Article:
Johnson returned to Vancouver and threw a bullpen session. Afterwards, he was called into a meeting with Canadians manager Clayton McCullough, Blue Jays director of minor league operations Charlie Wilson and minor league pitching coordinator Dane Johnson - thinking he was going to be released. Instead, they told him they wanted him to pitch full-time. Enjoying early success by depending on his fastball and throwing from the stretch, Johnson hit a speed bump in Everett July 28. That was the night 17 year-old Roberto Osuna struck out 13 AquaSox in his Vancouver debut. Trying to salt away a 6-1 lead in the ninth, Johnson was victimized for four unearned runs over two-thirds of an inning. He felt he threw the ball well and had a decent change and curveball but some squib hits and an error was his undoing. The C's would go on to lose the game in extra innings. He called the setback a good experience in having to deal with a pressure situation. He says a loss as a pitcher is worse than a 0-for-4 night at the plate.
As is the tradition with most teams these days, the starting pitcher chooses which uniform the team wears for his start. Johnson relayed a funny story about Roberto Osuna, who insisted the team wear its road grey uniforms for an August 7 start in Tri-City. The team was up in arms because they enjoyed a seven-game winning streak by wearing its black alternates. However, Osuna wanted to wear the road greys because that was what he wore when he had his 13 strikeout performance. Though Osuna allowed just one unearned run in 3 2/3 innings, the C's went on to lose 8-1. The team took the drastic step of performing a seance with Osuna to try to break the curse.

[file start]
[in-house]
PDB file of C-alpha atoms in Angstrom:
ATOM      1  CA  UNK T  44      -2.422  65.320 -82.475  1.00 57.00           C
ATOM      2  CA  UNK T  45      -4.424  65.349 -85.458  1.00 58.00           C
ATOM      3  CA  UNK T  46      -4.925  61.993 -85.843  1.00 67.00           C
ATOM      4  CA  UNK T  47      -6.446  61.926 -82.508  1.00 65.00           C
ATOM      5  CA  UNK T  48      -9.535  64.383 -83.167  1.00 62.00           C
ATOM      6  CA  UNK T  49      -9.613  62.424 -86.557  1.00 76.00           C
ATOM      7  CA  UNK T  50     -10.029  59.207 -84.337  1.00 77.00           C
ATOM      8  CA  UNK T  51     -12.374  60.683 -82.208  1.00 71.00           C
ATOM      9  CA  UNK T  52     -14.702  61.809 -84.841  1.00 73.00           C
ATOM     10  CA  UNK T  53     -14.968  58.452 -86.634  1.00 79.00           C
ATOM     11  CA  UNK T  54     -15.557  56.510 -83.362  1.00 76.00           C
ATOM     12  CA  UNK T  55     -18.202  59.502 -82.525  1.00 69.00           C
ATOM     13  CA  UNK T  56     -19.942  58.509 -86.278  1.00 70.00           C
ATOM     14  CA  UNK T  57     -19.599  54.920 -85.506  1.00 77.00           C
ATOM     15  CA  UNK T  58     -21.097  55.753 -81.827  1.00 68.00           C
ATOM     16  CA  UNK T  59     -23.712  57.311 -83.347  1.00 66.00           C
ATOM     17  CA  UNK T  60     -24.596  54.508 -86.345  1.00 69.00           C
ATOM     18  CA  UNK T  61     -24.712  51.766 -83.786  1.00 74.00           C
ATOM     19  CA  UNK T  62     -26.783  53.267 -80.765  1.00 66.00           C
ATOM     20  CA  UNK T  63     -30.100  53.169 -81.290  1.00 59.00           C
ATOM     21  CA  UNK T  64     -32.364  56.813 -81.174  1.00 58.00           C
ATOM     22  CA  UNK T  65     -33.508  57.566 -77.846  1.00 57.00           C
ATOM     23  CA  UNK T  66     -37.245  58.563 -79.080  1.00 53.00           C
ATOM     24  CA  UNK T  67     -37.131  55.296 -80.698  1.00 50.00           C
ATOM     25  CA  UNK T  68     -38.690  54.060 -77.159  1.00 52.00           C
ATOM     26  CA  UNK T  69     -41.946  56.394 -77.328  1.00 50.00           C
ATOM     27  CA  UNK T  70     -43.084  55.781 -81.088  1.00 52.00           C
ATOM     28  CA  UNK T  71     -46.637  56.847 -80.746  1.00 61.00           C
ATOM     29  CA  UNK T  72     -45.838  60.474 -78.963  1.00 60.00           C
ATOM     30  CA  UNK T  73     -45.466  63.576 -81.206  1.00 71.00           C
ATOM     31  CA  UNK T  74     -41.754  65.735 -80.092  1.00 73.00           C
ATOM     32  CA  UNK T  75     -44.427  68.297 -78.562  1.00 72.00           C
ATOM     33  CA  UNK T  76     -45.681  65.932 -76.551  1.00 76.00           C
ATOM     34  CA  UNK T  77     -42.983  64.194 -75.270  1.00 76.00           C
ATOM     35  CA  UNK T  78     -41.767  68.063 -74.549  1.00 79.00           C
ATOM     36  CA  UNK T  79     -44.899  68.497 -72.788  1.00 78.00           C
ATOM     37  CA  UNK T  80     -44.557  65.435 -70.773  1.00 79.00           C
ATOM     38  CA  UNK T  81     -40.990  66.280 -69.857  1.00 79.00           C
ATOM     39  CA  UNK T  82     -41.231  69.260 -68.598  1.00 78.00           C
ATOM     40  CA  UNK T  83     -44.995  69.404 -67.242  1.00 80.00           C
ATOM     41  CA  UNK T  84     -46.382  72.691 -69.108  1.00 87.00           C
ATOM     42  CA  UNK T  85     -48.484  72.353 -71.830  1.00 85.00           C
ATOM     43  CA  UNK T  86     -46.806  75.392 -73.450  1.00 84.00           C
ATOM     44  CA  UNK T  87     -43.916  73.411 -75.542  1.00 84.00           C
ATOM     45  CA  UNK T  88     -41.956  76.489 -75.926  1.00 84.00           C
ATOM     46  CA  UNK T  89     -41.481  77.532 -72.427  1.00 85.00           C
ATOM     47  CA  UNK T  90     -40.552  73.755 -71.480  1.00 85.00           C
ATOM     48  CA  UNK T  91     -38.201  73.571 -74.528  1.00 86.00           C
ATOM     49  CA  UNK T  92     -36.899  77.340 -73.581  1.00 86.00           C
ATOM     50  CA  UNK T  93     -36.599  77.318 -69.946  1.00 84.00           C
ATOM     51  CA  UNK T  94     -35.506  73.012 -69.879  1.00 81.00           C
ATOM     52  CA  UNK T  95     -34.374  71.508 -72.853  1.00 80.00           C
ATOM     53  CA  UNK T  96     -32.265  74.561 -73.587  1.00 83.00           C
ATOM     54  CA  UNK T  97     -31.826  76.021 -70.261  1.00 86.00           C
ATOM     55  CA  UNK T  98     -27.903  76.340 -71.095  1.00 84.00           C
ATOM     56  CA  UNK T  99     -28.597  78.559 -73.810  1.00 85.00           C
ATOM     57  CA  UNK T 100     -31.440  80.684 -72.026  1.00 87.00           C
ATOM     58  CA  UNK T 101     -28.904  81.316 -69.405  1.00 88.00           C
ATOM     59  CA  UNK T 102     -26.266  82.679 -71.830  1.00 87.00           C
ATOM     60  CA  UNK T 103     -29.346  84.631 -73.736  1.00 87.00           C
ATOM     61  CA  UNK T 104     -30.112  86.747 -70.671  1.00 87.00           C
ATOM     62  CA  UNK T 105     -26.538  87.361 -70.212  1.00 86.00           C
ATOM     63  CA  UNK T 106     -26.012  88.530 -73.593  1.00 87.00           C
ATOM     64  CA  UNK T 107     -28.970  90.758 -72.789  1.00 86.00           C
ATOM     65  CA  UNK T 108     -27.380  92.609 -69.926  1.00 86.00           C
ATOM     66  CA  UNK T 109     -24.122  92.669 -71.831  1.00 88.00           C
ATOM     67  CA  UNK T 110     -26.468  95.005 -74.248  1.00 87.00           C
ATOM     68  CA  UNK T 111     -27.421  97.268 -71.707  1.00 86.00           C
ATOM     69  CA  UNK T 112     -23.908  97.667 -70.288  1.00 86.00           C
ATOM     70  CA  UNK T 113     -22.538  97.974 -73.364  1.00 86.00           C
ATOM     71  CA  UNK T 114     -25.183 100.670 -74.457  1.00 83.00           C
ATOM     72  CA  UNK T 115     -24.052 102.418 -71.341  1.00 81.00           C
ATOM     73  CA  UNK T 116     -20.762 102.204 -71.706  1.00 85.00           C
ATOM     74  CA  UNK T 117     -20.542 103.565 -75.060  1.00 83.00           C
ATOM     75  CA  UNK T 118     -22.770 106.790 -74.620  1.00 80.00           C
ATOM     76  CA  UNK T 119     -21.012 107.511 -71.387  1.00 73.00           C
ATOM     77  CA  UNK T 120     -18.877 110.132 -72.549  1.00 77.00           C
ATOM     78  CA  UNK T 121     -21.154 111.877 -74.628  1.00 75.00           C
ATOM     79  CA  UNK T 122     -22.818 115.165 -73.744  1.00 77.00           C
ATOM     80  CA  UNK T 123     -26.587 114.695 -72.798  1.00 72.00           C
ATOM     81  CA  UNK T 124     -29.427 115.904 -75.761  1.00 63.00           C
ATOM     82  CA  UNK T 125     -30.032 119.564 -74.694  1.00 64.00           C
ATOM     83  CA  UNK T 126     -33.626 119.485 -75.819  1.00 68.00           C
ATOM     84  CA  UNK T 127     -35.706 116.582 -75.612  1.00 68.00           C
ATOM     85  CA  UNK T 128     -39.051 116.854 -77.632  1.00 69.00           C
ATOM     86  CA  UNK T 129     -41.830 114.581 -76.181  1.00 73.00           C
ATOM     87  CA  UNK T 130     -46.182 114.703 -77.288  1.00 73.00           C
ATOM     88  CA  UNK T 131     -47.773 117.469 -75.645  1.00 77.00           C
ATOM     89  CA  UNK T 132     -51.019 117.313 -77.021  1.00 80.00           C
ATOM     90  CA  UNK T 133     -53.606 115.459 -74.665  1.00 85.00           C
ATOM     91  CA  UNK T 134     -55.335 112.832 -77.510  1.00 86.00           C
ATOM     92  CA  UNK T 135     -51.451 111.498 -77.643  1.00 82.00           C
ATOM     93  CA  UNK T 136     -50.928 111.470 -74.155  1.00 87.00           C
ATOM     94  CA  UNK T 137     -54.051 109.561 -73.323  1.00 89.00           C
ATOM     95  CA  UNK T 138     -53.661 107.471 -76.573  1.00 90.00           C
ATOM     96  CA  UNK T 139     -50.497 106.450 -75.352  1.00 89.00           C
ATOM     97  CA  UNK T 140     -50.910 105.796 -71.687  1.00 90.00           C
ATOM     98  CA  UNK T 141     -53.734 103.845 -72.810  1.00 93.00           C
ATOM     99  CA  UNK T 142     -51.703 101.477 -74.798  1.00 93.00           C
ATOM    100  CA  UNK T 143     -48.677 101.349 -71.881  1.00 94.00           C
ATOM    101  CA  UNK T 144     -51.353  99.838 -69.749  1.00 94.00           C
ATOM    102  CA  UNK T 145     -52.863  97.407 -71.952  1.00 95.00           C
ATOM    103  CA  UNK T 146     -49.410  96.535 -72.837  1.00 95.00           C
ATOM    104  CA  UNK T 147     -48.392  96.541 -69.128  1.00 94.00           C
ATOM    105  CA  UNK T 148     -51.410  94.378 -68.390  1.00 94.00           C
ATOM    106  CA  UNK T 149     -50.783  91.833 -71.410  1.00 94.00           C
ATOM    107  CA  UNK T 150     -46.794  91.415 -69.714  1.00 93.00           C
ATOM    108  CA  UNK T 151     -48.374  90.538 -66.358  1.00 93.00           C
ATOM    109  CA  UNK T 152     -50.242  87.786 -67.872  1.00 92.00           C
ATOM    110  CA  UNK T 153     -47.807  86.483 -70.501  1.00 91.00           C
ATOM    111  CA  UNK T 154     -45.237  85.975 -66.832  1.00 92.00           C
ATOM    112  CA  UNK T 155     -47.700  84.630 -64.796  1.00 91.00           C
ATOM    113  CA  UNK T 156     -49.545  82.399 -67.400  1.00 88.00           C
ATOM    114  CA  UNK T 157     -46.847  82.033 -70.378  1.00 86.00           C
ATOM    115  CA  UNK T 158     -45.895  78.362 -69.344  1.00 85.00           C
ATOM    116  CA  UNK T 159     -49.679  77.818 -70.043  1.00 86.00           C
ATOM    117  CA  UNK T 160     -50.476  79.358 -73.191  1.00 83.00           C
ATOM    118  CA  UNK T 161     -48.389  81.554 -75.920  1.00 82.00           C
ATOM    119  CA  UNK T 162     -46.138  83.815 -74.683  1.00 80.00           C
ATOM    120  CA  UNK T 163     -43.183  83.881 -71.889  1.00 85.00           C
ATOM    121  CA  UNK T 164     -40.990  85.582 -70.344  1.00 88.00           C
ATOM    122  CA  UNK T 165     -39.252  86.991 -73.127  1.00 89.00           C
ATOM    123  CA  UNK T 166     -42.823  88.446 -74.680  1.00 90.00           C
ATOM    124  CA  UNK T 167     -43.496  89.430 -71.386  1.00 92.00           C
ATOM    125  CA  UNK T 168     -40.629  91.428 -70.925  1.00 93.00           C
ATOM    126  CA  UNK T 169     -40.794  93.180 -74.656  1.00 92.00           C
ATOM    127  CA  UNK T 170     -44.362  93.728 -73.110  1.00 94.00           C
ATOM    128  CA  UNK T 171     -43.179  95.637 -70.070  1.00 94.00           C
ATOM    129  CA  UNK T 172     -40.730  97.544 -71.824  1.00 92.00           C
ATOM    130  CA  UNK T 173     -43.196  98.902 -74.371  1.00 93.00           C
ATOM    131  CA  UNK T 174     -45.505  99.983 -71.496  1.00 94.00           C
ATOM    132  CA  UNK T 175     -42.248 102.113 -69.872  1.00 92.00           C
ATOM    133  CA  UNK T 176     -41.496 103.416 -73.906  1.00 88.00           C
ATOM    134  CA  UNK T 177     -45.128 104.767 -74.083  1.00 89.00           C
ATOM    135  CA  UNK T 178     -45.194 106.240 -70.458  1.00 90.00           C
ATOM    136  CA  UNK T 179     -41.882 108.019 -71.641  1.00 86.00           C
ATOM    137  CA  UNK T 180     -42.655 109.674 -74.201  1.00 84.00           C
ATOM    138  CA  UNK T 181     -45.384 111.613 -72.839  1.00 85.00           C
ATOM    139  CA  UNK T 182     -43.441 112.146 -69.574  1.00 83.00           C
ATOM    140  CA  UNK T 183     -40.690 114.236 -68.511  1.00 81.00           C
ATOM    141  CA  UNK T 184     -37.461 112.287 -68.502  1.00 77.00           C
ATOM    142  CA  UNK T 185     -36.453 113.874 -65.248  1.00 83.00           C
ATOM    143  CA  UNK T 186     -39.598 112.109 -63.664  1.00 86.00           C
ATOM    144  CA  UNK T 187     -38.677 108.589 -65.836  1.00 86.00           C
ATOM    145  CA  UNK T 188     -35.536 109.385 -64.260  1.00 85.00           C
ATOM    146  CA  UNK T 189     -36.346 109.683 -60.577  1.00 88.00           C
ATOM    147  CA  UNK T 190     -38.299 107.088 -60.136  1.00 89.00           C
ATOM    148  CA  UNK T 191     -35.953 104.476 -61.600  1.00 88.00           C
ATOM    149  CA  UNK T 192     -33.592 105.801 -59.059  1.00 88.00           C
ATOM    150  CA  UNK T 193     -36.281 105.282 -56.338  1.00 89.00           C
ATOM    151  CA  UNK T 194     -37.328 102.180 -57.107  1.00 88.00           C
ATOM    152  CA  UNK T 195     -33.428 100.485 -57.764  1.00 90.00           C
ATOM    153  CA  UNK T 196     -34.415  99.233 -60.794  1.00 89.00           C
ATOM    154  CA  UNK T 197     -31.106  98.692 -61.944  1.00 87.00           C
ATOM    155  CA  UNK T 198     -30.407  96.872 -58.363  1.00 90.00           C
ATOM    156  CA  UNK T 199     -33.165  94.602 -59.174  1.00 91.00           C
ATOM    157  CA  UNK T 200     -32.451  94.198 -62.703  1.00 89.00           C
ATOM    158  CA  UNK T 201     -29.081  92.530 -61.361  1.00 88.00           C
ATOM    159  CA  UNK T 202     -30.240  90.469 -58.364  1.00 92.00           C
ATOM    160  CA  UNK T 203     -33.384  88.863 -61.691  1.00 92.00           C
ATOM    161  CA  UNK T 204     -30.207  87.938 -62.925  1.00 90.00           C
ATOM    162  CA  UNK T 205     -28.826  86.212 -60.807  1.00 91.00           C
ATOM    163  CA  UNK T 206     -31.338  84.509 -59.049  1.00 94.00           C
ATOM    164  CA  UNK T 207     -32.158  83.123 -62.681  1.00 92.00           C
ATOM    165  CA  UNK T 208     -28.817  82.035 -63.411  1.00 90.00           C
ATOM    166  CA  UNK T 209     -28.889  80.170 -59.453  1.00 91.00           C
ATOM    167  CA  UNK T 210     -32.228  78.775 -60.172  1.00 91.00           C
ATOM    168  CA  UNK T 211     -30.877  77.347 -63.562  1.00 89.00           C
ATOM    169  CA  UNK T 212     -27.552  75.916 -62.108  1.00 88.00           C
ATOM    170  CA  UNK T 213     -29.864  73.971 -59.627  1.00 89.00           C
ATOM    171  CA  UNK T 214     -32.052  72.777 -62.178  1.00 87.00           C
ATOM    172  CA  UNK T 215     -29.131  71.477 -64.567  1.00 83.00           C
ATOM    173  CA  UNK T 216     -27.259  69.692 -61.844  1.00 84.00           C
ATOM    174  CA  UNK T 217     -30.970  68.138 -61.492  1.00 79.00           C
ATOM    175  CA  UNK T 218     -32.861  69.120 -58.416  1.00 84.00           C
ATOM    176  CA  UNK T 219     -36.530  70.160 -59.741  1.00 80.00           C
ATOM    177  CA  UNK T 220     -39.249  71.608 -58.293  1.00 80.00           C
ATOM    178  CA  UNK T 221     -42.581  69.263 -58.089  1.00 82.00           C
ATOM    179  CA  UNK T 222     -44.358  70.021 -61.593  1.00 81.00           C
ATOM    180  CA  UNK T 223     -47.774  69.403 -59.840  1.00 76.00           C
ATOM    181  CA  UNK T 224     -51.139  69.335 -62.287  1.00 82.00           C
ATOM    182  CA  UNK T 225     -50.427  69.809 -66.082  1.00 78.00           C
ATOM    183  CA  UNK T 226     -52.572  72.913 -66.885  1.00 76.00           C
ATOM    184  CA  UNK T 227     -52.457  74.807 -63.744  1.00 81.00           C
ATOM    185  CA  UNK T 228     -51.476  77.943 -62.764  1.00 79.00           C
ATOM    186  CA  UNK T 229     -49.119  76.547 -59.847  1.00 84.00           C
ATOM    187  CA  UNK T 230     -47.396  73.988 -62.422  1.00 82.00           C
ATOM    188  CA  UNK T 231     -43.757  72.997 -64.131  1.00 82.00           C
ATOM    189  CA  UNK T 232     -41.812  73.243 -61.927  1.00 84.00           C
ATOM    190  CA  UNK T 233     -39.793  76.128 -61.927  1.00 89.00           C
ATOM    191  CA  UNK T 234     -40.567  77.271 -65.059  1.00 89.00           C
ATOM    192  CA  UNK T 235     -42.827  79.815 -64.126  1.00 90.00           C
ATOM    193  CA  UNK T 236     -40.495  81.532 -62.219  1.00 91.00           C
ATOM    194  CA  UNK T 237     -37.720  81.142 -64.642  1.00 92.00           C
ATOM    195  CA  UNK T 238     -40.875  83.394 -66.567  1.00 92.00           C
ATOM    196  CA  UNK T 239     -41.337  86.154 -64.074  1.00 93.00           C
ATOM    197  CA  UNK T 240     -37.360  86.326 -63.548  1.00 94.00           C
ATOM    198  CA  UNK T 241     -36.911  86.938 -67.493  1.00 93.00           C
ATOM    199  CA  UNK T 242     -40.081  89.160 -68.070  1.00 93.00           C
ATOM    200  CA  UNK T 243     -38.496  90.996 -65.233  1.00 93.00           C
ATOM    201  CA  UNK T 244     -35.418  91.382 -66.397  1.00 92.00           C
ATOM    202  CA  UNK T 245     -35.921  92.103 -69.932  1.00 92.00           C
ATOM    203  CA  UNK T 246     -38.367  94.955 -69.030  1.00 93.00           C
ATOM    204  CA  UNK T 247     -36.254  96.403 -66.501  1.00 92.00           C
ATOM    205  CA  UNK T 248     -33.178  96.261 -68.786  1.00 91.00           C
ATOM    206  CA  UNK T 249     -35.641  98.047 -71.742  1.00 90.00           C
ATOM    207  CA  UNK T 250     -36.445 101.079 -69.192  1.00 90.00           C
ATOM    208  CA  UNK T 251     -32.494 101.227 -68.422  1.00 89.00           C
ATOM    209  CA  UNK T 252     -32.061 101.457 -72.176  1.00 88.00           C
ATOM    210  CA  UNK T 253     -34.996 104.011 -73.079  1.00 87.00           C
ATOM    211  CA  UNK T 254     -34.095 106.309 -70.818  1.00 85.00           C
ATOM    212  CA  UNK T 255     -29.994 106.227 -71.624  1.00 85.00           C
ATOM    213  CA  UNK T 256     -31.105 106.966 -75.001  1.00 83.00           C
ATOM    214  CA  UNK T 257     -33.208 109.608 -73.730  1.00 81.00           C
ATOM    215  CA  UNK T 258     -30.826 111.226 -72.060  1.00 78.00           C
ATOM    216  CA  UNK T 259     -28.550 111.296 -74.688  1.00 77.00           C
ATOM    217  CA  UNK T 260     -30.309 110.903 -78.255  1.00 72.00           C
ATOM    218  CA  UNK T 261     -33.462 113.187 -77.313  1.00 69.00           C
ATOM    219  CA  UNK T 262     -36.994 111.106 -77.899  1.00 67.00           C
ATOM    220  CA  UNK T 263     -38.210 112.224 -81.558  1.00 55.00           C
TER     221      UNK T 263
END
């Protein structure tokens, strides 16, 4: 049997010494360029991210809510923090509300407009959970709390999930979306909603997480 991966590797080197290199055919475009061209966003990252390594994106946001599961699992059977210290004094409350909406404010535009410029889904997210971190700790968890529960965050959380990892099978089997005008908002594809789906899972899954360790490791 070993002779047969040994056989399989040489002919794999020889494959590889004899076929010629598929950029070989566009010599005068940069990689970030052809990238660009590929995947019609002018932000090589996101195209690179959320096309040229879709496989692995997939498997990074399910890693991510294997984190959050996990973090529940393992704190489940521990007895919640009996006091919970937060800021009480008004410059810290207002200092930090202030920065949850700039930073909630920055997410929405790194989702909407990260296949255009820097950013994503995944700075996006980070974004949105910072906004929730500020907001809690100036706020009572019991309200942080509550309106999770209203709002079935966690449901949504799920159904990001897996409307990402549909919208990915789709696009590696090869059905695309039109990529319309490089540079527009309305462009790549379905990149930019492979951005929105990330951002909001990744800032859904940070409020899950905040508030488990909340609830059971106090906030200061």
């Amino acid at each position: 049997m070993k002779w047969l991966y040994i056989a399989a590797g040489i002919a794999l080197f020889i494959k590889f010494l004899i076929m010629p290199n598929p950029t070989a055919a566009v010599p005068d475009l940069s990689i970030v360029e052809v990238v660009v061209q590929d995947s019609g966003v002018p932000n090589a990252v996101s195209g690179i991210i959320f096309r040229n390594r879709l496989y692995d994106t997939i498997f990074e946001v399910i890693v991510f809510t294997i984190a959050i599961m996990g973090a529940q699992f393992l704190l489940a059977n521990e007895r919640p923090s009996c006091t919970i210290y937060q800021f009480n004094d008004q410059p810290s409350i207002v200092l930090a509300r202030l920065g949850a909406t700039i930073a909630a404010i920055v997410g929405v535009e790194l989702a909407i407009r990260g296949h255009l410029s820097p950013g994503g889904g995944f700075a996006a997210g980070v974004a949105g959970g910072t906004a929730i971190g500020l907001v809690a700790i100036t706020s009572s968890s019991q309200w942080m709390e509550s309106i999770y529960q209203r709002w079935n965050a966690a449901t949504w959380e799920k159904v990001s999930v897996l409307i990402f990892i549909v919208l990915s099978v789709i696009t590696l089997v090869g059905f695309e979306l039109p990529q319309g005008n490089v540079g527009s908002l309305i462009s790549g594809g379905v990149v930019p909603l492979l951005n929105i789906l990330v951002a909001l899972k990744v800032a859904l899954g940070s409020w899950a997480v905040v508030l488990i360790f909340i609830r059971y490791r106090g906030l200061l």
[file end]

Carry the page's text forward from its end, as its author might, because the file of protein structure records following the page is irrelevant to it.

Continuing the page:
Johnson says he is limited to a pitch count of 25 pitches an inning. He pointed out the organizational rule for a starter is no more than 35 pitches an inning. Johnson also says he has to get used to having a sore arm and learning the difference between pain and soreness. He is also adjusting to life in the bullpen in which his mates tell riddles and jokes as compared to being a position player in the dugout where players are more involved in the game. Johnson says he is still working on his secondary pitches - emphasizing that he is working on a slider and a changeup along with his curve. He said during one bullpen session, he was told to throw sliders in the dirt but he could not do it. Johnson says the organization likes having its players play in Vancouver because of the big crowds and atmosphere at Nat Bailey Stadium, something that players do not experience in the lower levels of the system.
Matt Johnson pitches against Everett at Nat Bailey Stadium August 17. In two innings of relief, he limited the AquaSox to a run on four hits and struck out a batter.
A fan of Cal Ripken growing up, Johnson says that's why he wears #8 with Vancouver and it was also the number he wore in Auburn. He believes he will have to change it next season. Johnson finished the regular season with a 1-1 record and a 3.45 earned run average and posted a 17-5 K/BB total in 15.2 innings. He may be called upon to get some key outs out of the bullpen in the post-season as the C's look to repeat as Northwest League champions.
Special thanks to Matt Johnson for taking time out of his busy schedule to speak at the SABR gathering.